AKB-6899 is our second hypoxia inducible factor-prolyl hydroxylase (HIF-PH) inhibitor product candidate, which we believe, based on preclinical testing, has the ability to increase erythropoietin (EPO) levels while reducing vascular endothelial growth factor, or VEGF, levels. We intend to file an Investigational New Drug, or IND, application and begin phase 1 trials to determine its potential use in oncology and ophthalmology.
In screening AKB-6899 for its HIF-related properties, it was discovered that, in cells cultured at low oxygen levels, AKB-6899 significantly inhibited the expression of VEGF and phosphoglycerate kinase, or PGK, messenger RNA, both of which are associated with the growth of cancerous tumors. In addition, AKB-6899 was found to significantly stimulate the production of soluble vascular endothelial growth factor receptor 1, or sVEGFr1. sVEGFr1 is known to be a potent inhibitor of VEGF signaling by sequestering VEGF and inhibiting its interaction with transmembrane receptors—in so doing, sVEGFr1 can inhibit the growth of certain types of cancer cells. AKB-6899 was also found to stimulate the production of EPO in a manner similar to vadadustat (also known as AKB-6548).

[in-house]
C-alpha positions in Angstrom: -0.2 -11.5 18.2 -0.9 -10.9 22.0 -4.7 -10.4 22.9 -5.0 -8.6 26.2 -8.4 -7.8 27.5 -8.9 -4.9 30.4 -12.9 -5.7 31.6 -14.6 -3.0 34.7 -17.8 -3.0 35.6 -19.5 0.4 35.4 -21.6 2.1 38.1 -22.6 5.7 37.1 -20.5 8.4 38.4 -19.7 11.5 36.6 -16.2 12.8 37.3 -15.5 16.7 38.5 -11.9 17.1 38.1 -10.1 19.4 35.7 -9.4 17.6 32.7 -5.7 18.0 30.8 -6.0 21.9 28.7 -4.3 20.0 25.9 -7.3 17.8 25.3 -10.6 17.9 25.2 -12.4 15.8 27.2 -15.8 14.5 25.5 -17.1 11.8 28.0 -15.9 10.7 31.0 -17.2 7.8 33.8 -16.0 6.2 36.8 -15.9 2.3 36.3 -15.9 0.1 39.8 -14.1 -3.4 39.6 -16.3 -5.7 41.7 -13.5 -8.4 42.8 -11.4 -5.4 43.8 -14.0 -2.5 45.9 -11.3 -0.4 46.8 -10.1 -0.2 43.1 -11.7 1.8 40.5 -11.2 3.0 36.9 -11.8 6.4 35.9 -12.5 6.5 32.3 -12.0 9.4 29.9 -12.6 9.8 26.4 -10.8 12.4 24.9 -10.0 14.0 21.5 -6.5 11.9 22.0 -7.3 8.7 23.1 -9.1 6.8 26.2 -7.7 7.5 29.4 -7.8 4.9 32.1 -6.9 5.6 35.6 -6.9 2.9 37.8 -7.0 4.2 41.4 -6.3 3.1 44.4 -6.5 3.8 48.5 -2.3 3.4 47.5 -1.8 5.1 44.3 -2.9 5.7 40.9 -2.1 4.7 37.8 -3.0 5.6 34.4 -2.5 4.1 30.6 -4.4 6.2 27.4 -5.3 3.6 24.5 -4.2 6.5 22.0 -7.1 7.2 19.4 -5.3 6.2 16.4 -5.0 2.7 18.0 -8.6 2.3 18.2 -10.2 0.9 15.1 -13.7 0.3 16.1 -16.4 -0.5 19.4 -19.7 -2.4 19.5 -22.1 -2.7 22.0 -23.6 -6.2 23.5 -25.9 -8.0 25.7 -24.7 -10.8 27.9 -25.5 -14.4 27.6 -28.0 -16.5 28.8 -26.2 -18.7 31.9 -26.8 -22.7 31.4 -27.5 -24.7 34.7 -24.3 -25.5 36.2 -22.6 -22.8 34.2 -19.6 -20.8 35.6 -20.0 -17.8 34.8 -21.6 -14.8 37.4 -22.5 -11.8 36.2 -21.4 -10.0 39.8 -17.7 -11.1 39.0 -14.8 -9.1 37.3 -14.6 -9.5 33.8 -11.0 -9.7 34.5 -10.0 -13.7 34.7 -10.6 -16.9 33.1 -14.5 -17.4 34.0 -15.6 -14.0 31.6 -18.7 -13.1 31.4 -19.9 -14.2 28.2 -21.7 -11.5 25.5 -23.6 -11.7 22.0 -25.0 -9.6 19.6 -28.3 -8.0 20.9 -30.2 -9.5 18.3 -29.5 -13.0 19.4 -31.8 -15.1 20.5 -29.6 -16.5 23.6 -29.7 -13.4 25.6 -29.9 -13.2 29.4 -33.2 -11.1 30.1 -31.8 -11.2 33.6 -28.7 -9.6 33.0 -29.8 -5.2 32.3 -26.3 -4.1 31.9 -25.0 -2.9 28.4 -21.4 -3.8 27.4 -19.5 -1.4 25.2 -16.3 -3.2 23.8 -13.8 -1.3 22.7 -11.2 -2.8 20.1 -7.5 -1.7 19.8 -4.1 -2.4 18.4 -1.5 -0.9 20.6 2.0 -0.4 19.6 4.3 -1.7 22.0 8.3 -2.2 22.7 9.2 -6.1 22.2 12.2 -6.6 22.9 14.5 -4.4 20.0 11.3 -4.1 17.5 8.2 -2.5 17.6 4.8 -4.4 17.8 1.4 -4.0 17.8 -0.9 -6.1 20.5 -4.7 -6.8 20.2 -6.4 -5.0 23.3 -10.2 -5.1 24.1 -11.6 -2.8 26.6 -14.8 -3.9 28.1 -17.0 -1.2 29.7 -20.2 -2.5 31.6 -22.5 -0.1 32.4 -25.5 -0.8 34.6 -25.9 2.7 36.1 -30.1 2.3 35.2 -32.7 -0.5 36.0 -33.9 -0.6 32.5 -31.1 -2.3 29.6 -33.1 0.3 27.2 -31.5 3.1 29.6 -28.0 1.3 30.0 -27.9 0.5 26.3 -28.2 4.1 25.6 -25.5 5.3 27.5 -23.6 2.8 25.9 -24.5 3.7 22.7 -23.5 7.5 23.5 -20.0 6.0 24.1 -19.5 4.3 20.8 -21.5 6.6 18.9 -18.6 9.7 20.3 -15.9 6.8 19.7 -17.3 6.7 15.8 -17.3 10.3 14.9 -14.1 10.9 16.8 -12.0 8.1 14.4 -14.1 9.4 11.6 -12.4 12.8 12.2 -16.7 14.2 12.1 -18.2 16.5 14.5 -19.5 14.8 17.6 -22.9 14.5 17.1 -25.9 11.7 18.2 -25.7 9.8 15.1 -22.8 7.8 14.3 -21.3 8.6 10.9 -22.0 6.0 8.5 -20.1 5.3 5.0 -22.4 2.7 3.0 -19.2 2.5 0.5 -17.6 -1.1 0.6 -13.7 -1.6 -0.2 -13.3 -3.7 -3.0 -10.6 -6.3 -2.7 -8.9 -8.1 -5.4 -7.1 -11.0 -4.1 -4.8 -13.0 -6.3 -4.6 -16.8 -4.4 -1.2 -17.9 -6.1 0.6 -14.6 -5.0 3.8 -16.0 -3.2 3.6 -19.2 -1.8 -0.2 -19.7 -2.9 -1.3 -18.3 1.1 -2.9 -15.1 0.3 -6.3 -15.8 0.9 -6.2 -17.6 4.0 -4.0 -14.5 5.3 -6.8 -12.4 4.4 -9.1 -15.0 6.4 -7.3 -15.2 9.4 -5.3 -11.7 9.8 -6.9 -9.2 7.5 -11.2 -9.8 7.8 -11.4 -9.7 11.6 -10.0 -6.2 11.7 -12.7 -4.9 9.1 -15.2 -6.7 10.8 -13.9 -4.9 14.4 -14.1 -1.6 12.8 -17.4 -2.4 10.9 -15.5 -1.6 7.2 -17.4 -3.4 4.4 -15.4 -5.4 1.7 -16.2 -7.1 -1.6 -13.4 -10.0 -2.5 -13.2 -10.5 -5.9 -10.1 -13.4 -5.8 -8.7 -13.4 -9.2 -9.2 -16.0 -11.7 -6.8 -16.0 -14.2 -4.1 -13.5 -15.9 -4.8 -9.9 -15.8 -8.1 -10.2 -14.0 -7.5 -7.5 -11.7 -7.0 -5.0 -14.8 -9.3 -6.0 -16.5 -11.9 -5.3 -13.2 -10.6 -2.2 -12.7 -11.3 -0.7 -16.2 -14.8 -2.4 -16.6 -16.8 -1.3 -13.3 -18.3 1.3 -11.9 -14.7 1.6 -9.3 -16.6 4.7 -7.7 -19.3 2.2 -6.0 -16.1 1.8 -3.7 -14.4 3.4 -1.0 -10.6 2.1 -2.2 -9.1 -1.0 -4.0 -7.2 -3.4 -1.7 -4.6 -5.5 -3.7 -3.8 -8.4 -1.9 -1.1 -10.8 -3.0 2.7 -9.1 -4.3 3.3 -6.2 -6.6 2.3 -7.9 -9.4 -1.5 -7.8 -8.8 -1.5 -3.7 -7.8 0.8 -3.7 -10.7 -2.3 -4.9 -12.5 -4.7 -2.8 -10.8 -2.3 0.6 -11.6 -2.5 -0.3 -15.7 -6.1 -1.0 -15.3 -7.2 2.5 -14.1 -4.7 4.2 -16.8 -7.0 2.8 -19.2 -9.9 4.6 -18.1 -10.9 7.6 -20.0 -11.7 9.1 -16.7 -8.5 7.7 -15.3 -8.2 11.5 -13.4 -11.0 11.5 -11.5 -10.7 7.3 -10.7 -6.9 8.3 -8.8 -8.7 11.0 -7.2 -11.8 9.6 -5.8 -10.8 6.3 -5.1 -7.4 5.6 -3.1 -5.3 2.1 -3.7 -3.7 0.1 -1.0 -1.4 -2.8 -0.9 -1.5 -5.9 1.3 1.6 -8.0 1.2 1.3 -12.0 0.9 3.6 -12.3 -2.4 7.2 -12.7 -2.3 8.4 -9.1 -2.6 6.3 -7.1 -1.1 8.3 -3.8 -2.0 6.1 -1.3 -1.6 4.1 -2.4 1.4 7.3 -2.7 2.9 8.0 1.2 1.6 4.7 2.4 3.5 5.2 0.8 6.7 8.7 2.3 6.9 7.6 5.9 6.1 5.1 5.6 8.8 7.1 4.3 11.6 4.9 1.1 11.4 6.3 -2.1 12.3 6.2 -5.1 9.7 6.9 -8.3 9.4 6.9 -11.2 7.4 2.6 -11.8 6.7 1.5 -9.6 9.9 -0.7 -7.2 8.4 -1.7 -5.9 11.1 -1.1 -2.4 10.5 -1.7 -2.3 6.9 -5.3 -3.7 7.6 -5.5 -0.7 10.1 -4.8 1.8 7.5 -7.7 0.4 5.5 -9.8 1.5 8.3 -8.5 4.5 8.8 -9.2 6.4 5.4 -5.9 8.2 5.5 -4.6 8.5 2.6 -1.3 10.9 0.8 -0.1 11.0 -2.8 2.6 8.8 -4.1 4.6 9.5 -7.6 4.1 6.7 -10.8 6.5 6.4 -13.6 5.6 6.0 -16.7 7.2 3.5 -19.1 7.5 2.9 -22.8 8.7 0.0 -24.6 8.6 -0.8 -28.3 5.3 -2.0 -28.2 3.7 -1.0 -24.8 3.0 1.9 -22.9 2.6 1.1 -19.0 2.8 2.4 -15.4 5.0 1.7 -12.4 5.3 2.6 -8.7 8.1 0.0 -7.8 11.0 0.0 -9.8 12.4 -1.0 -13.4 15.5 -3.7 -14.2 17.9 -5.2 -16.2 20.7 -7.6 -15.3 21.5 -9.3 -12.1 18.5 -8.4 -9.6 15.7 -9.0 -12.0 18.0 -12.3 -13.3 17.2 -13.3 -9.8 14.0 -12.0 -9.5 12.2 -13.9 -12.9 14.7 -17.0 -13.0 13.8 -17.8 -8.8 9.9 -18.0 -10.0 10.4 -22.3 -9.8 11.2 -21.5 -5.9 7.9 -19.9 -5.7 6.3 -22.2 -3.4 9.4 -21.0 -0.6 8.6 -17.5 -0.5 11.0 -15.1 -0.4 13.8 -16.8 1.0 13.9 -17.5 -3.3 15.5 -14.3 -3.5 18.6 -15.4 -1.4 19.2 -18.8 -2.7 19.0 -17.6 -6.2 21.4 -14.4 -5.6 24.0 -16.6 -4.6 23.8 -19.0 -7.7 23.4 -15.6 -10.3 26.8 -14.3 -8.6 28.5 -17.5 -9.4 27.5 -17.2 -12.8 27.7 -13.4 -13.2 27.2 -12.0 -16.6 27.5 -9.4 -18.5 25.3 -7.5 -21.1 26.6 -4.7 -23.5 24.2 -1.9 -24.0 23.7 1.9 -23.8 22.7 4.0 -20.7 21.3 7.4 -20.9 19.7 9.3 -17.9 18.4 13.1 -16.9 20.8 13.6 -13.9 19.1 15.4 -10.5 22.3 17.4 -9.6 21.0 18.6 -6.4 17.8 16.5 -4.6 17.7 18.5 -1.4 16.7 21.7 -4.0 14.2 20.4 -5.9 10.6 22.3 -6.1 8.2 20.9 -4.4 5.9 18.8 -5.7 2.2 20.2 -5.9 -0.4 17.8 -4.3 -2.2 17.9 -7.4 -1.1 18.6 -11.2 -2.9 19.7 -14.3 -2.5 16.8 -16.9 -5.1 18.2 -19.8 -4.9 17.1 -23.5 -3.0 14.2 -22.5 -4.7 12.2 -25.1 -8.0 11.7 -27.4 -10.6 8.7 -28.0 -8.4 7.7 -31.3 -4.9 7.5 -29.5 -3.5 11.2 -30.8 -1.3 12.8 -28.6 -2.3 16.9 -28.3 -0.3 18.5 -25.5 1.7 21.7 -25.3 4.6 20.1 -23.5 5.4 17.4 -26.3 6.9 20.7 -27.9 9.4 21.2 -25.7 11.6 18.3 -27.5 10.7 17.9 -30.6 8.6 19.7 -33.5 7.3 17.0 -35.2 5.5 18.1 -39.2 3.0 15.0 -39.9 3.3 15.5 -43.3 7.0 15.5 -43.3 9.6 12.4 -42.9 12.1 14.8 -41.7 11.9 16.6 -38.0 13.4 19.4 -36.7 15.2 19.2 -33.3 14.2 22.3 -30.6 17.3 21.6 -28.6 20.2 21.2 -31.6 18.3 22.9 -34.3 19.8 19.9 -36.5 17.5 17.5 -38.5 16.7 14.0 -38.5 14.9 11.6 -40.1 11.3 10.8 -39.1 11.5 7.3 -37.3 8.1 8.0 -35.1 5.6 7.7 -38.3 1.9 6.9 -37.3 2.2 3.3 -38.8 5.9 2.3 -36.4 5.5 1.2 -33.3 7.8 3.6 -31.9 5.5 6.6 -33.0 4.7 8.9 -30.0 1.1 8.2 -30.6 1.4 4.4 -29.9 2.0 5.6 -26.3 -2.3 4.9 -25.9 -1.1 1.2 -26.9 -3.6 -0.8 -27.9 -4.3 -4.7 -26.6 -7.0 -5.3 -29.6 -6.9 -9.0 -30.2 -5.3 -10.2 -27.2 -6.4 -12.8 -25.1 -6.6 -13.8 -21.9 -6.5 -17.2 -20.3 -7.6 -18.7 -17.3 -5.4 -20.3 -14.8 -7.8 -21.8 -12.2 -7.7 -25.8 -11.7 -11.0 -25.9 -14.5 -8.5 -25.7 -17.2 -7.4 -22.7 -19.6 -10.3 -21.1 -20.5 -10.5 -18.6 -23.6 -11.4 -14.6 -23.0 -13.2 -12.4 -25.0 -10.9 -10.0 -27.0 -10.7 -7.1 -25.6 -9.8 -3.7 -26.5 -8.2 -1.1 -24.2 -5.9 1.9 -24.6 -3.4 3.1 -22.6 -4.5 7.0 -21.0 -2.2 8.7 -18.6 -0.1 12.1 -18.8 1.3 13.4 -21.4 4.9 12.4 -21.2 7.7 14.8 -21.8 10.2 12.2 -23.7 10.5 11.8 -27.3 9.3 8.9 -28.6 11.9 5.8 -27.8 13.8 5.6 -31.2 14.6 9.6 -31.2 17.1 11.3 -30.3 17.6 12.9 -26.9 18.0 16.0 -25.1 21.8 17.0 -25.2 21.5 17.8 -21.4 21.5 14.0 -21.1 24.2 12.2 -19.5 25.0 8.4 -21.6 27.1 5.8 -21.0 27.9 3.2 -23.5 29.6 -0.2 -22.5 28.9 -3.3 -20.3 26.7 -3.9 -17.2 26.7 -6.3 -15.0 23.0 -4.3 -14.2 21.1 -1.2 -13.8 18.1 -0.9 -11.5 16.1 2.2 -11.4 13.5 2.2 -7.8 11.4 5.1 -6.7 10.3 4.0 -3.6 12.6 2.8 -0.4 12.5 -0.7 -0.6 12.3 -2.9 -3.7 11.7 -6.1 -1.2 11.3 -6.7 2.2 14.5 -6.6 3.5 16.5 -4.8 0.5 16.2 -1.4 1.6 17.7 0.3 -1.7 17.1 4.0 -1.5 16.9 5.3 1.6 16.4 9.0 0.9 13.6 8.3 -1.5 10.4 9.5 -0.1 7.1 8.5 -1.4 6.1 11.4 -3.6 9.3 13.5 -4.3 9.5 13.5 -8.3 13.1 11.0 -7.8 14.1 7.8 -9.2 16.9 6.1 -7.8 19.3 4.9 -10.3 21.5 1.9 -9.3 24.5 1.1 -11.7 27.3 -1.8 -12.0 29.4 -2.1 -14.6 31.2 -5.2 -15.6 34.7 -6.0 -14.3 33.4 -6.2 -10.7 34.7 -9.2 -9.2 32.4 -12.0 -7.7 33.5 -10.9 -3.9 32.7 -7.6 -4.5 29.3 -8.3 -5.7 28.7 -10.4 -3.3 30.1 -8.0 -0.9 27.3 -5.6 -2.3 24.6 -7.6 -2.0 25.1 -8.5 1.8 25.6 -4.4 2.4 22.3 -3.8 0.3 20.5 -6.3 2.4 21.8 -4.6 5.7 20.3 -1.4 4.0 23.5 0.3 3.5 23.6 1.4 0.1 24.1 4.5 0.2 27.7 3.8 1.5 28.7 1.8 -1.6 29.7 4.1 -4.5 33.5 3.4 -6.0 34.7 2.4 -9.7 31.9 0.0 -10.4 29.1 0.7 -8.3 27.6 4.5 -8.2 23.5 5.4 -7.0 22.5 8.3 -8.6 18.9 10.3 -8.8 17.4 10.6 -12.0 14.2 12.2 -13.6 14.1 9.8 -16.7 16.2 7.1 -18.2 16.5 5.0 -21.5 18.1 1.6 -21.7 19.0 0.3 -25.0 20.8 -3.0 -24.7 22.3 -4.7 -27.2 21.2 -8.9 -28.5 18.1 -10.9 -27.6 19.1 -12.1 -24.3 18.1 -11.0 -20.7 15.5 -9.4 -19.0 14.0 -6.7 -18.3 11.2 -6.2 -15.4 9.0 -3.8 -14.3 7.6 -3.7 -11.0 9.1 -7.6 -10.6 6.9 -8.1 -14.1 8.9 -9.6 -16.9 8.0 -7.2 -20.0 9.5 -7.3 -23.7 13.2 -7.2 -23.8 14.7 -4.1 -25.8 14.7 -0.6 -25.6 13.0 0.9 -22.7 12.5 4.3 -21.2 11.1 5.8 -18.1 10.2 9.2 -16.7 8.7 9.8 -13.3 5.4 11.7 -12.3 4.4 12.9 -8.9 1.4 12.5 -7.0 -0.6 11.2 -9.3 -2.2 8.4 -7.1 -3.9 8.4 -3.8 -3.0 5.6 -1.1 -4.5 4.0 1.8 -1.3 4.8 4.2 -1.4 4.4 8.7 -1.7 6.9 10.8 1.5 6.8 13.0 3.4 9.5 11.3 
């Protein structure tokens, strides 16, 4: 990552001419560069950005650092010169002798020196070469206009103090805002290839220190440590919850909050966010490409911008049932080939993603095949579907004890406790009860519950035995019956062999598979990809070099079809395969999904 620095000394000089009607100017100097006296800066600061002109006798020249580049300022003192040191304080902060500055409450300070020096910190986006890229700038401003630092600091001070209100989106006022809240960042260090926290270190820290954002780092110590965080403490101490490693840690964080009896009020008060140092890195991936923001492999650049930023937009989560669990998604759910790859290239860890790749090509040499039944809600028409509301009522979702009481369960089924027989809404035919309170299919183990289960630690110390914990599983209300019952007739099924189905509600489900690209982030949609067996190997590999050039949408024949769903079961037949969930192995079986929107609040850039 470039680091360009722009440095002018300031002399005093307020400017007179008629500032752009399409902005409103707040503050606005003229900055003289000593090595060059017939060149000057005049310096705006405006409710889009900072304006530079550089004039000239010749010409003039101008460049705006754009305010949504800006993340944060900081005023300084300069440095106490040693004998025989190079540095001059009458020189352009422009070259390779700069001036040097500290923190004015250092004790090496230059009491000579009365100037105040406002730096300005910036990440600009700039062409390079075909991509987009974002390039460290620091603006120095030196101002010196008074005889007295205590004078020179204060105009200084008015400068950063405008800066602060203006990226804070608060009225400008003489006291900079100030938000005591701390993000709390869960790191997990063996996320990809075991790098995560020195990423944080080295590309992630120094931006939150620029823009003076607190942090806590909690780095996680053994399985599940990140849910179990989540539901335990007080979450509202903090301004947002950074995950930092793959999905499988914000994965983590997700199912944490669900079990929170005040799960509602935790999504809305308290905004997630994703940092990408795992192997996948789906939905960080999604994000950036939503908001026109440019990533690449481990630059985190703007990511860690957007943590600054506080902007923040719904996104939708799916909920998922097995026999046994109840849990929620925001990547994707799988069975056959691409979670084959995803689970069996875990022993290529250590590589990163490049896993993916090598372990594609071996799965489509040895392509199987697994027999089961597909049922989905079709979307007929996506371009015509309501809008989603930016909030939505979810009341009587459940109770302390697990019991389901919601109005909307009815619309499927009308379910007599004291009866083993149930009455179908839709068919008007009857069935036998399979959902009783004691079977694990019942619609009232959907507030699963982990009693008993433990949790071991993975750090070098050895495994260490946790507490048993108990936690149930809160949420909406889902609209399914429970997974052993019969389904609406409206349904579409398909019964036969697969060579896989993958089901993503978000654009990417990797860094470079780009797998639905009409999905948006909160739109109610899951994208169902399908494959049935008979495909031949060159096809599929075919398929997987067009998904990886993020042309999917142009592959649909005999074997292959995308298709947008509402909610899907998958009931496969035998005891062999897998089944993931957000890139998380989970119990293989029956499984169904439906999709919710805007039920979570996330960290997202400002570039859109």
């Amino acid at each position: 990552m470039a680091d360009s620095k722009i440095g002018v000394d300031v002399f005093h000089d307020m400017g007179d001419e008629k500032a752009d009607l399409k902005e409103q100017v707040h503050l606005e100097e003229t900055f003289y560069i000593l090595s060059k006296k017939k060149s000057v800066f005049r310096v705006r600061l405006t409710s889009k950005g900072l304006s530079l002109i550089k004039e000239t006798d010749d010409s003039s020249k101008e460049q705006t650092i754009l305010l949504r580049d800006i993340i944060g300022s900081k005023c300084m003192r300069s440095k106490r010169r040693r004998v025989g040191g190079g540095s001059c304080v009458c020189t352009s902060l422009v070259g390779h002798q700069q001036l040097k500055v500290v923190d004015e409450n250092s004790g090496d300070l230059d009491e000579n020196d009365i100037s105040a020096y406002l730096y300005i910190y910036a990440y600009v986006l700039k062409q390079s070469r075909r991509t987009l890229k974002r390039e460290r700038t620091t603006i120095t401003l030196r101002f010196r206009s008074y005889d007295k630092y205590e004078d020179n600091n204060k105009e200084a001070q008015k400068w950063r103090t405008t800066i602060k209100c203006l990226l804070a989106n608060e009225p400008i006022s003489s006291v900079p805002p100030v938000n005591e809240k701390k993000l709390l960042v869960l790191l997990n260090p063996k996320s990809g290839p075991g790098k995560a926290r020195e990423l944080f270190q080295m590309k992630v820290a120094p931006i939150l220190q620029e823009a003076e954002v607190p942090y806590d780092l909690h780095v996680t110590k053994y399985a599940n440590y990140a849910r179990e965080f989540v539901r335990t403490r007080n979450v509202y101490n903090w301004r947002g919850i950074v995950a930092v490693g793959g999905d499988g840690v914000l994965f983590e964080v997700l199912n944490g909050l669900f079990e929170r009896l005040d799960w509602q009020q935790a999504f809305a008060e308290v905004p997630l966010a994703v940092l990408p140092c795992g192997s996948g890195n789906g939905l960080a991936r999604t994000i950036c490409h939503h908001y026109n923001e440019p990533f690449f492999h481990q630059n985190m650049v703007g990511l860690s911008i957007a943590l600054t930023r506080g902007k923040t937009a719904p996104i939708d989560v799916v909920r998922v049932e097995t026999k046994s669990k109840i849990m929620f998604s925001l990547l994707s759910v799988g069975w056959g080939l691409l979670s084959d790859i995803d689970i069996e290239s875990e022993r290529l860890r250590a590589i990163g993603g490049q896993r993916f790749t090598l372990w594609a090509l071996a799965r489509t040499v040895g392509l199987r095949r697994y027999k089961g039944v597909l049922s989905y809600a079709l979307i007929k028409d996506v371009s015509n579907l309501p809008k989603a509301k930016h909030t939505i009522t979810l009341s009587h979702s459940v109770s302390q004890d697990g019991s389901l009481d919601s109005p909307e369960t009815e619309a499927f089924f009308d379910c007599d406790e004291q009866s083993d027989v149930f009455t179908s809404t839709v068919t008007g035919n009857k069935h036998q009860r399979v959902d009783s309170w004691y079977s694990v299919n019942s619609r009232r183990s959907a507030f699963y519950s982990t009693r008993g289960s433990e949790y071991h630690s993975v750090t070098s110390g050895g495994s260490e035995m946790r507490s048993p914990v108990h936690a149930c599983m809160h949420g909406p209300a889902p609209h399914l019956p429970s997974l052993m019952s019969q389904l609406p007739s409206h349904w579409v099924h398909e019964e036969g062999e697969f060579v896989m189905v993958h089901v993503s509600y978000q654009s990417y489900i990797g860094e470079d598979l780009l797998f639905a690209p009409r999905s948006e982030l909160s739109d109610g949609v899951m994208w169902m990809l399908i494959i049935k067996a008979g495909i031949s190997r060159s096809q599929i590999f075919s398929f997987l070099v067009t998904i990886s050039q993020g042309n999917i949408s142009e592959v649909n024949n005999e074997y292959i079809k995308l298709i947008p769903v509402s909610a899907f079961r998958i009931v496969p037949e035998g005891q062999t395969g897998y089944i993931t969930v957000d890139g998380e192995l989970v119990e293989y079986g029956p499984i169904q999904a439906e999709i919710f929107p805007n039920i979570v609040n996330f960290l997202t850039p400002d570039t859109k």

These properties, and others, indicate that AKB-6899 may be an excellent treatment for certain cancers (ovarian, breast, colon, and possibly lung), and could be given in combination with other types of chemotherapy. In addition, AKB-6899 may also be a candidate compound for the treatment of chemotherapy-induced anemia and for VEGF-related eye diseases. AKB-6899 has been used effectively in several animal models of cancer, both alone and in combination. In addition, it has been shown to be effective in animal models of colitis.